Ohio House votes to ban texting while driving

By Joe Guillen, The Plain Dealer

March 24, 2010, 7:18PM
COLUMBUS, Ohio - Drivers who fire off text messages behind the wheel might want to break the habit because state lawmakers are pushing to outlaw texting while driving in Ohio.

The House of Representatives, following a nationwide trend, passed a bill 85-12 Wednesday that would ban writing, reading and sending text messages while driving. Those who get caught would be fined up to $150.

Supporters of the legislation described potentially fatal consequences when drivers -- foot planted firmly on the gas pedal -- take their eyes off the road for seconds on end to write and send text messages.

Cell phone facts

 

1.4 million: Crashes per year in the United States caused by drivers talking on their cell phones.

200,000: Crashes per year caused by texting and driving.

812,000:

Vehicles driven at any moment in the United States by someone on a cell phone.

$43 billion: Annual cost of crashes in the United States caused by cell phone use.

276.6 million: Wireless subscribers in the United States as of June 2009.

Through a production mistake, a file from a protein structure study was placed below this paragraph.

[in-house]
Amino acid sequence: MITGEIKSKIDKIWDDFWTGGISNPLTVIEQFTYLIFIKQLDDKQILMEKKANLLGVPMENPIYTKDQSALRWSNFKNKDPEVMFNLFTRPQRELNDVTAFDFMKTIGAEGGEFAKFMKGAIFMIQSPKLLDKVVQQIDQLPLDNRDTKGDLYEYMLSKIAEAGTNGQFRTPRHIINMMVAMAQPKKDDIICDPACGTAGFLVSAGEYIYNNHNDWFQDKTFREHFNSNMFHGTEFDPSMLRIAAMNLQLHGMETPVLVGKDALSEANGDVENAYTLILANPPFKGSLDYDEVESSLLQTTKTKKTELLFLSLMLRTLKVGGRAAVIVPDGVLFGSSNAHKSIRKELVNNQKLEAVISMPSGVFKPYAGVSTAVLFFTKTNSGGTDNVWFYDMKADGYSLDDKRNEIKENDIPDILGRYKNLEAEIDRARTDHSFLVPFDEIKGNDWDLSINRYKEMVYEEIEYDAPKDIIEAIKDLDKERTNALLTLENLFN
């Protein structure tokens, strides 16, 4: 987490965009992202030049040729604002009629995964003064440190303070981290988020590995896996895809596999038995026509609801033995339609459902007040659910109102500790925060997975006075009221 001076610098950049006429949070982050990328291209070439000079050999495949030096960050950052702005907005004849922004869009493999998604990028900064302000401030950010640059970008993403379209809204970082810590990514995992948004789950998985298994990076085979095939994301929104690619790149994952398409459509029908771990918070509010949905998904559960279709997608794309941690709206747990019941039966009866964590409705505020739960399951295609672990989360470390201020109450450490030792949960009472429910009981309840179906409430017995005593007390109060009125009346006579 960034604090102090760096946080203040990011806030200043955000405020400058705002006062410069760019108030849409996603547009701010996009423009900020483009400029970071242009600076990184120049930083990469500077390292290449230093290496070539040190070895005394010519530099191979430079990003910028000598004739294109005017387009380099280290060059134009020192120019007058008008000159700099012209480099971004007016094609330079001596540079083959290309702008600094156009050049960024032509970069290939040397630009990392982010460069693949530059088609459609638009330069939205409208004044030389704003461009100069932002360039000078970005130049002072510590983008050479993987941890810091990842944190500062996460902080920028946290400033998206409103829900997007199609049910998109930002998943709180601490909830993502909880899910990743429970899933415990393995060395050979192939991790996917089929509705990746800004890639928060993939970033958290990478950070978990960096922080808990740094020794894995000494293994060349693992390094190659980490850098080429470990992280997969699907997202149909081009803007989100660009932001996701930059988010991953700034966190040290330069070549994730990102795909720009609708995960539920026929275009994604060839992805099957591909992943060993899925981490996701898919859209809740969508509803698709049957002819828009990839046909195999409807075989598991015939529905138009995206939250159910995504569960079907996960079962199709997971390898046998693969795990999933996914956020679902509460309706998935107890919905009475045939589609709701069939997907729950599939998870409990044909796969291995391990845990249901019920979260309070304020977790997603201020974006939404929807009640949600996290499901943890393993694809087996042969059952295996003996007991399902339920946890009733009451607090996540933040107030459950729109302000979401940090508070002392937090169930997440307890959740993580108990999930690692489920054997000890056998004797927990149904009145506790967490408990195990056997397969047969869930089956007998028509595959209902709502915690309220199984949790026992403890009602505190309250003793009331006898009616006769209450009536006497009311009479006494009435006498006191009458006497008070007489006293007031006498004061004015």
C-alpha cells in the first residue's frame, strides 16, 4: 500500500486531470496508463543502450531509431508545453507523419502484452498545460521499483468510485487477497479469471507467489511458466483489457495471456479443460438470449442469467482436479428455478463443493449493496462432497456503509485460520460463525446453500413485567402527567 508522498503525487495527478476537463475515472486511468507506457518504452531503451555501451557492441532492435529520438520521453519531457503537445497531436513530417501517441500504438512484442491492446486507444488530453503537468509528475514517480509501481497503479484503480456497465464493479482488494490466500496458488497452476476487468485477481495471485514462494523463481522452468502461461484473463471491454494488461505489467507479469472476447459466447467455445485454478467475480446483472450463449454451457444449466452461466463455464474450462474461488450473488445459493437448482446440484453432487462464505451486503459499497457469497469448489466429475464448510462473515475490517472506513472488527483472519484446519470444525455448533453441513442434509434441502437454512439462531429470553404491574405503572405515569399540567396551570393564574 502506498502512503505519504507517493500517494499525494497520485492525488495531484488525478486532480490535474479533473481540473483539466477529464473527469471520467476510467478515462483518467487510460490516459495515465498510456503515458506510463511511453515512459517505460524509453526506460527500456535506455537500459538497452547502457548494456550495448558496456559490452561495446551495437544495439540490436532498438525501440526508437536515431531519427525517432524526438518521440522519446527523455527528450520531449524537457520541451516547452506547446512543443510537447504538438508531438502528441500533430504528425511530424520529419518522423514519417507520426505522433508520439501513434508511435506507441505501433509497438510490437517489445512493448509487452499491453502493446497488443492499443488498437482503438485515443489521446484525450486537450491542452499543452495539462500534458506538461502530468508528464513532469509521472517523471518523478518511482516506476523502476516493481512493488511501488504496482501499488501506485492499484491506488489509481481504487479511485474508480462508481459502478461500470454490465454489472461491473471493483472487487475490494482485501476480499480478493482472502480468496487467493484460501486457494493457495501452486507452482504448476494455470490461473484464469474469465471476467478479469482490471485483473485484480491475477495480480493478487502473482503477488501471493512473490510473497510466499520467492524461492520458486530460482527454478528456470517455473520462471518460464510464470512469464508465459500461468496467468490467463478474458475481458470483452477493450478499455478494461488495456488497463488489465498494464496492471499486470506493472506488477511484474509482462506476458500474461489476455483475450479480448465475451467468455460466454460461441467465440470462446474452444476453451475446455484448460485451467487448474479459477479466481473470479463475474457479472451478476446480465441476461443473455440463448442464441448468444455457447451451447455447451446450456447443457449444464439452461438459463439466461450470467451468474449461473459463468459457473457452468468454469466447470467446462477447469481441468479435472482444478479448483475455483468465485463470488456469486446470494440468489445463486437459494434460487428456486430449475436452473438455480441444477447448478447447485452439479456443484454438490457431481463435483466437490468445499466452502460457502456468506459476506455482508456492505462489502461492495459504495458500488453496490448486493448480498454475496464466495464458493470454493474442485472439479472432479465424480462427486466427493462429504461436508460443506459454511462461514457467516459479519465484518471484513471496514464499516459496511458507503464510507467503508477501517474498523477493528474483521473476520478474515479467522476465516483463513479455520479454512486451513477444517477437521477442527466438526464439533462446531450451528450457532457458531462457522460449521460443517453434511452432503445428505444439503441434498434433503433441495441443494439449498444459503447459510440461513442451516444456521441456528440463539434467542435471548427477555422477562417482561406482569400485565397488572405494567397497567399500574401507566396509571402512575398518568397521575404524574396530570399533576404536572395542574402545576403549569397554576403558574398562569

2.23 trillion: Minutes of cell phone use in the United States per year.

1.36 trillion: Text messages sent per year in the United States.

SOURCES: National Safety Council; National Highway Traffic Safety Administration; Harvard Center for Risk Analysis;

CTIA-The Wireless Association


"What we ultimately have here is a bill that will save lives," said Rep. Nancy Garland, a Gahanna Democrat and one of the bill's    co-sponsors.

The state Senate still has to approve a texting ban before it becomes law. Sen. Shirley Smith, a Cleveland Democrat, introduced her own bill to ban texting while driving last fall, but it has not been up for a vote yet. Senate President Bill Harris, a Republican from Ashland, is concerned about the dangers to public safety, but he has not thrown his support behind any specific proposal yet, said spokeswoman Maggie Ostrowski.

If the ban becomes law, Ohio would join 20 other states that have outlawed the practice.

The city of Cleveland also has instituted a ban, but cops haven't written a lot of tickets so far: 31 since the ban took effect in July, according to a police spokesman.

The House bill passed Wednesday would allow police officers to pull a driver over for texting alone because it would be classified as a primary offense.

But violators would get off with a warning in the first six months so drivers could adjust to the new law.

The grace period also would help drivers and authorities get familiar with exceptions written into the proposal, including attempting to contact authorities in an emergency, reading a navigation device, and dialing a number or selecting the name of a contact on a cell phone.

Opponents of the bill agreed texting is a distraction to drivers. But so is applying makeup, talking on the cell phone, shaving and other tasks people attempt to manage behind the wheel.

"We don't need a law that highlights only one thing and suggests it is the only thing that's truly distracting," said Rep. Barbara Sears, a Republican from Sylvania.